Male nurses are ‘untapped solution’ to NHS staff crisis

Only about one in ten registered nurses in the UK are male, according to the latest figures from the Nursing & Midwifery Council. Photograph: Rex
Only about one in ten registered nurses in the UK are male, according to the latest figures from the Nursing & Midwifery Council. Photograph: Rex
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A leading nursing expert is calling for the recruitment talent pool to be widened to attract more men to work as student nurses.

Jacqueline Eccles, a lecturer in mental health nursing at the University of Dundee, said men could be a “virtually untapped” resource to fill current record-high nursing vacancies in Scotland.

Official figures up to the end of June revealed a shortfall of 3,200 nurses and midwives, with increasing numbers of posts unfilled. A new survey on staffing levels conducted by the Royal College of Nursing revealed more than half of Scottish nurses believe staff shortage has compromised patient care and shifts are not being filled.

According to Eccles, the NHS in Scotland was spending £64,000 a day on agency nurses in 2016.

She believes automation is “sweeping away” many male-dominated jobs and large numbers of men would benefit from retraining in a rewarding, secure profession.

She said: “Studies show that patients see little difference between the care provided by male nurses and that provided by their female counterparts. Sometimes they feel that male nurses are gentler and more attentive, in particular when providing personal care.

“With current numbers, there are always going to be men cared for by female nurses, not because they wish to be but because there is no alternative.

“Bringing gender balance to a ward may also go some way to challenging the view of a nurse as a doctor’s handmaiden.”

Despite this, the perception that nursing is not for men persists and the experiences of those in nursing demonstrate how pervasive these negative stereotypes remain. One study reported that male nursing students felt significantly more visible on the wards than their female counterparts.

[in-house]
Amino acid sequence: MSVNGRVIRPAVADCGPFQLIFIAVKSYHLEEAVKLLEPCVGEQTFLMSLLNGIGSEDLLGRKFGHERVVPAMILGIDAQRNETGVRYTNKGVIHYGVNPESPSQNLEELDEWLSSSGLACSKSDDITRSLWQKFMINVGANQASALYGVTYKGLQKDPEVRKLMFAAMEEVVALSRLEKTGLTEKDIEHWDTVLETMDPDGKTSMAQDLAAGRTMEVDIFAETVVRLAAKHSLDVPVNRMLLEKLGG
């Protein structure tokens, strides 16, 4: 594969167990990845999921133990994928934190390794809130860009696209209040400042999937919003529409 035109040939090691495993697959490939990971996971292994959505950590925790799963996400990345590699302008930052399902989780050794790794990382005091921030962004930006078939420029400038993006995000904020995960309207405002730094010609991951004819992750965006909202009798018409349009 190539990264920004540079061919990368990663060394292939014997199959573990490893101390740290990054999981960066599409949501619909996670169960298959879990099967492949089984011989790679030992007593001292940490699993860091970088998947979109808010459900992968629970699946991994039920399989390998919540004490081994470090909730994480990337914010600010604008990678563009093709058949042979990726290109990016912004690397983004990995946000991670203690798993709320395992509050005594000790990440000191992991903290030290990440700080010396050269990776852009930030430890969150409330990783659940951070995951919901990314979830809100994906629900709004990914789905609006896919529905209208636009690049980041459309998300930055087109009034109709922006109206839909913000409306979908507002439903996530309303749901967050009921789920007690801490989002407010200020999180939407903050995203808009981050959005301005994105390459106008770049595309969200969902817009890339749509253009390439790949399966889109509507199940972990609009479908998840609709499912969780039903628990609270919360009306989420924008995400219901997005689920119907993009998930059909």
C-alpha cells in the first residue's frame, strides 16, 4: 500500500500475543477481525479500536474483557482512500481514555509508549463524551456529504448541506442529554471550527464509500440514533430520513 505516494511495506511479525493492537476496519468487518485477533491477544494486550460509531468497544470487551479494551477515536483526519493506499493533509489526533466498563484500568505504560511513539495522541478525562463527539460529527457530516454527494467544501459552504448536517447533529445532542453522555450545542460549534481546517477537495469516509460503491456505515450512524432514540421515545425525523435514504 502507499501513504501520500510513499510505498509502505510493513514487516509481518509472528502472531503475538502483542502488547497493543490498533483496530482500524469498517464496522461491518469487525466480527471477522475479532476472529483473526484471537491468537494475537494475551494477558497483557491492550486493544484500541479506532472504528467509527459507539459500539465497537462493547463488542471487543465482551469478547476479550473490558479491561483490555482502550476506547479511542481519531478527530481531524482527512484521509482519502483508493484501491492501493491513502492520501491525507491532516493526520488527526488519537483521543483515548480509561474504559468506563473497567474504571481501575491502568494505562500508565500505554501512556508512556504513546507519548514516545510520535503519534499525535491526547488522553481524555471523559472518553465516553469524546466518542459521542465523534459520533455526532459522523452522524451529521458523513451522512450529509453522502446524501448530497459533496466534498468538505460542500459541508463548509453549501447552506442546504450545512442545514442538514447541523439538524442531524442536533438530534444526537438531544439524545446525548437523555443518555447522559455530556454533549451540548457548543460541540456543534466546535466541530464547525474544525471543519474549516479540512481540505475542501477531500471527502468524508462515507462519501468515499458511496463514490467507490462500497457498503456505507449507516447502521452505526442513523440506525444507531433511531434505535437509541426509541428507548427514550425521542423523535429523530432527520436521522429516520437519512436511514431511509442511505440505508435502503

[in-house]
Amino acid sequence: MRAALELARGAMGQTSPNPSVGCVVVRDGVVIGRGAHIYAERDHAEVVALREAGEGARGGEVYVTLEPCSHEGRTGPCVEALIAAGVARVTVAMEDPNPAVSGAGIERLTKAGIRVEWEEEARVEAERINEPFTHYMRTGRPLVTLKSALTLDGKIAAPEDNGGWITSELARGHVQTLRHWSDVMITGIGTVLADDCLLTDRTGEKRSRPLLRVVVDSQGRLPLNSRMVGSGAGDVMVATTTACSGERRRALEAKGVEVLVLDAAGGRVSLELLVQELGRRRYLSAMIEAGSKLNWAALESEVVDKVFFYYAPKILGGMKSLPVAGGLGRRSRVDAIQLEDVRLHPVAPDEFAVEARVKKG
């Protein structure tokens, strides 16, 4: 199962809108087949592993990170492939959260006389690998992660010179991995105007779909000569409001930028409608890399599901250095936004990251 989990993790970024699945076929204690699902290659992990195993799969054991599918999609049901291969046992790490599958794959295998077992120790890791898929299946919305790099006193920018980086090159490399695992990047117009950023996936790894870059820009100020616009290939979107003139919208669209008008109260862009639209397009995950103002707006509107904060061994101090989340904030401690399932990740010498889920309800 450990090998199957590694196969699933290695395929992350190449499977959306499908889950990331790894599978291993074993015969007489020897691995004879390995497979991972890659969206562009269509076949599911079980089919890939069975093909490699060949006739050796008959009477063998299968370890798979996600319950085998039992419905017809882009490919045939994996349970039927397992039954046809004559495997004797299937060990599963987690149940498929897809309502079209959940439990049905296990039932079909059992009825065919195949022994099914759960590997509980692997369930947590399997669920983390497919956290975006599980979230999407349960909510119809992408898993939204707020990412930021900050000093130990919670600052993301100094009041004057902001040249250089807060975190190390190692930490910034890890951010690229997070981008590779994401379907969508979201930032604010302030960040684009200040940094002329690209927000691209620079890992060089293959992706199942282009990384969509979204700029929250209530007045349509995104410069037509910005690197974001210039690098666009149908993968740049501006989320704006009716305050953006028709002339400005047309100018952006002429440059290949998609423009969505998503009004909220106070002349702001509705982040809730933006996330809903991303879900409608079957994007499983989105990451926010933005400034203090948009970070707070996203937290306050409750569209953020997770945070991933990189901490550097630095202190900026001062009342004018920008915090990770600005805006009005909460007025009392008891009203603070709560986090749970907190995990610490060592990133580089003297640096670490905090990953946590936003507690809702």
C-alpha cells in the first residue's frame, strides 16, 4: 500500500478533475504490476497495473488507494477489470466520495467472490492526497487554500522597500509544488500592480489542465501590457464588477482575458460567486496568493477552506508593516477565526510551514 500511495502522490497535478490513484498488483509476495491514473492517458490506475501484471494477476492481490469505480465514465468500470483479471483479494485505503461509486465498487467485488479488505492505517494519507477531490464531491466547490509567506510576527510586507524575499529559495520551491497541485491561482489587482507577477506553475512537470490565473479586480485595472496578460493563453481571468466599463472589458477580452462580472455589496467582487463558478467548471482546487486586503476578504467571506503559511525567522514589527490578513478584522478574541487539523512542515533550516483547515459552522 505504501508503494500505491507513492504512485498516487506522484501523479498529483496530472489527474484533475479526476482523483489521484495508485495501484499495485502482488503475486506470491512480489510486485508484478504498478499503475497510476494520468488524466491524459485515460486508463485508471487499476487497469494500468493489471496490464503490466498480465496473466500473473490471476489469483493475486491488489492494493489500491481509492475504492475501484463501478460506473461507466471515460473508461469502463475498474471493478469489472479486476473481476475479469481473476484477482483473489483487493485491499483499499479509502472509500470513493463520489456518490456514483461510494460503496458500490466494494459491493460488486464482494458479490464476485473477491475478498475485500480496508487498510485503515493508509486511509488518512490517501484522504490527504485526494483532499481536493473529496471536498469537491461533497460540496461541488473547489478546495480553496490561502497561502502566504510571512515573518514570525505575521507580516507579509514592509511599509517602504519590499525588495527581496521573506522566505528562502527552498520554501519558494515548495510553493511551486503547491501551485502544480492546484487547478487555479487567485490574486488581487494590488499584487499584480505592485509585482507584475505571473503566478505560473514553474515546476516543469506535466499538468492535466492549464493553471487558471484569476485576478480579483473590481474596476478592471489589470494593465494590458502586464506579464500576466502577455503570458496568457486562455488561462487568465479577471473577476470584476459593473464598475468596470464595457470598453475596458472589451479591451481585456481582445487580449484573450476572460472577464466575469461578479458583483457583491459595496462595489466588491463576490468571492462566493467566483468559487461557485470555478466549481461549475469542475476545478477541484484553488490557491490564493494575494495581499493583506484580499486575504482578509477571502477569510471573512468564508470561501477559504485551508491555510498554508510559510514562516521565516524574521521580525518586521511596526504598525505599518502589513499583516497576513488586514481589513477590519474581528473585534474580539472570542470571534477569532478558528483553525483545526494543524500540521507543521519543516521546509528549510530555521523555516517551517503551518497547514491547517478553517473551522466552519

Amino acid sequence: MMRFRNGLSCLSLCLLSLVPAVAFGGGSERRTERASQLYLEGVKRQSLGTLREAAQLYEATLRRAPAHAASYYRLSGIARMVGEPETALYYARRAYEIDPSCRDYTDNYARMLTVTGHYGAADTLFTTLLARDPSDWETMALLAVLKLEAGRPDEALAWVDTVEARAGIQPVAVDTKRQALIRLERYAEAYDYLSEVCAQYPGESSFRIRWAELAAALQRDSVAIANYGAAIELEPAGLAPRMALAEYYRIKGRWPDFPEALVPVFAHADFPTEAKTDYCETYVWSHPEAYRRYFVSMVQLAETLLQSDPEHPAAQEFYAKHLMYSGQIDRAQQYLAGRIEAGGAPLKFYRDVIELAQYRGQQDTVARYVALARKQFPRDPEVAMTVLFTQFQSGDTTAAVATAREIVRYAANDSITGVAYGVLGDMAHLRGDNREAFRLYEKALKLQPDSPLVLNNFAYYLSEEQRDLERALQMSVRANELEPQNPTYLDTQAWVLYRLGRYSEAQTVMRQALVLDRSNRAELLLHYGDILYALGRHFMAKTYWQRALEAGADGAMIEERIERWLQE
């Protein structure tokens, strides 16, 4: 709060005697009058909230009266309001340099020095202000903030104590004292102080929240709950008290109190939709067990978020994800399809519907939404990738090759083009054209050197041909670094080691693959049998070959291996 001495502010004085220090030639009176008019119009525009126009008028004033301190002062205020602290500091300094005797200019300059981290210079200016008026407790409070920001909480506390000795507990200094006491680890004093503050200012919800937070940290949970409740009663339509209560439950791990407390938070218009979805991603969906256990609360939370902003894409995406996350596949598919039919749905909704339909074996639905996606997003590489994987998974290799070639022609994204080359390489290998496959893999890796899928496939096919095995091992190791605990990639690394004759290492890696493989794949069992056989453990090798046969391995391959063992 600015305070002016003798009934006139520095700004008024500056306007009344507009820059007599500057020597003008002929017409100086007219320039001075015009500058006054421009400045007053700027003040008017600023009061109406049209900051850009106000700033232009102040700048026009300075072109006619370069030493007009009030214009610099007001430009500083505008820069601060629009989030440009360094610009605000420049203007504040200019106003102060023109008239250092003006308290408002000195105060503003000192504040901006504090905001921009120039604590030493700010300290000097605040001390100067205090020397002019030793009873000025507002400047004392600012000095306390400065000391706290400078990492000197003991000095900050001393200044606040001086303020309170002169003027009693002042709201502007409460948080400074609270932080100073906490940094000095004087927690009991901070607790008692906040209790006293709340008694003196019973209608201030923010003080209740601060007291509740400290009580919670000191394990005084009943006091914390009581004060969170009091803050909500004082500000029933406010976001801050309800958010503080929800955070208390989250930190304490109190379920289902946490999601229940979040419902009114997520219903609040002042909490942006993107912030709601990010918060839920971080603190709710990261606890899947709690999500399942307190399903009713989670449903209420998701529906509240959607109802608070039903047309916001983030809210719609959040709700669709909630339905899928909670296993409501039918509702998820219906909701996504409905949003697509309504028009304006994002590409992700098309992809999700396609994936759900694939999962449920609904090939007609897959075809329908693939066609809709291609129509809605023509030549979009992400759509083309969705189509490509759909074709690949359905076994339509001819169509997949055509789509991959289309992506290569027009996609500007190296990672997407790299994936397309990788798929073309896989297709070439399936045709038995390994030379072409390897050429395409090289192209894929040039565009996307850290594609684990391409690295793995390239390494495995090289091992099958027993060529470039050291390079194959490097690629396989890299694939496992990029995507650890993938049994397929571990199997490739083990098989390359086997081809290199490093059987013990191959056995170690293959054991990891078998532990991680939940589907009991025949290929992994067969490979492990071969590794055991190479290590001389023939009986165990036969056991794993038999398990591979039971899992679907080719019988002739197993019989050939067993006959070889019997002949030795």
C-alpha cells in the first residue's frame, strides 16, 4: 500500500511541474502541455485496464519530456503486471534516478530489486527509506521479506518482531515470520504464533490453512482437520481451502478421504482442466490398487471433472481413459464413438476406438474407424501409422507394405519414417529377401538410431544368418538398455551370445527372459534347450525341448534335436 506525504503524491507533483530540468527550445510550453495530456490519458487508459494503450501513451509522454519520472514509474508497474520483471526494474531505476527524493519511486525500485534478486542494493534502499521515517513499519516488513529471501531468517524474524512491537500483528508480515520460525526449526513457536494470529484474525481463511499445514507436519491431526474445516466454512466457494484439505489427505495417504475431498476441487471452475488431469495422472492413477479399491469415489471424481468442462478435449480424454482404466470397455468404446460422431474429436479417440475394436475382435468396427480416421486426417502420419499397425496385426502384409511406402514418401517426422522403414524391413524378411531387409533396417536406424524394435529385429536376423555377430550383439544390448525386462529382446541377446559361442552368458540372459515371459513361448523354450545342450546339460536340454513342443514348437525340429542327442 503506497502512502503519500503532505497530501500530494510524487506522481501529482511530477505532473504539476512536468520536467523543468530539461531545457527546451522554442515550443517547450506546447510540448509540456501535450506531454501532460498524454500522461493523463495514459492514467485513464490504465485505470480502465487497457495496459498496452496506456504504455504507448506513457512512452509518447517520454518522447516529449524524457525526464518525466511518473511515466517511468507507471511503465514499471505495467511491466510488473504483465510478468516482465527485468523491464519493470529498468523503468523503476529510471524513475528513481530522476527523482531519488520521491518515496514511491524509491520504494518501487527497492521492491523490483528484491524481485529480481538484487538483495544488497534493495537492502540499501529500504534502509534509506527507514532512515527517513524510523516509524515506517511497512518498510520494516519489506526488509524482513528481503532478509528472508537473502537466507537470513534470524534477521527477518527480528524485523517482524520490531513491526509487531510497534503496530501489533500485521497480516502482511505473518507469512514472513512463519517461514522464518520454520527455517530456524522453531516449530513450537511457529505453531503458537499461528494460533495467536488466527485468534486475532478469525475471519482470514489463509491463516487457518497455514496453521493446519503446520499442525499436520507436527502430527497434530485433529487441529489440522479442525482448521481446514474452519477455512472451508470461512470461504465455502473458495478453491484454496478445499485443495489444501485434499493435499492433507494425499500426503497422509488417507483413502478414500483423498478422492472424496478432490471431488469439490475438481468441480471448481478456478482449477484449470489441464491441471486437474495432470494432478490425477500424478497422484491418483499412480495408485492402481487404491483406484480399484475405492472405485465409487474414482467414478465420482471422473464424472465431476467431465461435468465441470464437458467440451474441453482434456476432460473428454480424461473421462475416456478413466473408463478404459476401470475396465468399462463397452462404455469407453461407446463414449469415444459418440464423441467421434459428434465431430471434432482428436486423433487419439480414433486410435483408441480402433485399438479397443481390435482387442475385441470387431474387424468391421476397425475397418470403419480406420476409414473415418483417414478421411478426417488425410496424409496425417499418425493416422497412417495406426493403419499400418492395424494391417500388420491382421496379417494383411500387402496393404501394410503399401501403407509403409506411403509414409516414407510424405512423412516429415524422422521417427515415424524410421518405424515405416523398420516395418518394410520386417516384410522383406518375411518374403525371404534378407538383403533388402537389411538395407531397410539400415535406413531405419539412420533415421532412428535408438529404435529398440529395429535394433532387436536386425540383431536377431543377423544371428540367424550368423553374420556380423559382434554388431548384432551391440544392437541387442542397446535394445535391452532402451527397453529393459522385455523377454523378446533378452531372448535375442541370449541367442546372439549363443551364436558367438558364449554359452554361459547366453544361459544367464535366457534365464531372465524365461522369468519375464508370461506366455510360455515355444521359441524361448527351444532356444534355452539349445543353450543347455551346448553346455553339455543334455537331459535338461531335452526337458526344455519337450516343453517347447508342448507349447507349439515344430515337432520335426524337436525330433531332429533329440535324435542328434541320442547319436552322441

Last year just 11.4 per cent of registered nurses in the UK were male, according to figures from the Nursing & Midwifery Council – only a marginal increase from five years earlier, when they made up 11 per cent of the workforce.

Eccles added: “Male nurses encountered the prejudicial (and incorrect) view that they were either gay or sexual predators.

“The sexuality of females in male-dominated professions is rarely questioned but this appears to be a problem that persists for men in traditionally female-dominated roles.

“Men in nursing also reported that when being asked why they did not go to medical school, they underlined the societal attribution of the female gender to nursing as being an issue.”

She added that nurses are traditionally cast in the role of assistants, with male doctors taking a more important role in patient care.

She said: “Stereotypical representations of nurses in popular culture, from television shows to fancy-dress outfits, help no-one. Media representation has long been criticised by the nursing profession.

“Nurses are traditionally cast as the ‘helpers’, with male doctors swooping down to save the day.”

The University of Dundee has now launched events based around the #MenDoCare campaign that aims to develop innovative ways of promoting nursing to male applicants.

NHS staff nurse salaries start at around £22,000 and then rise to £28,000 in increments.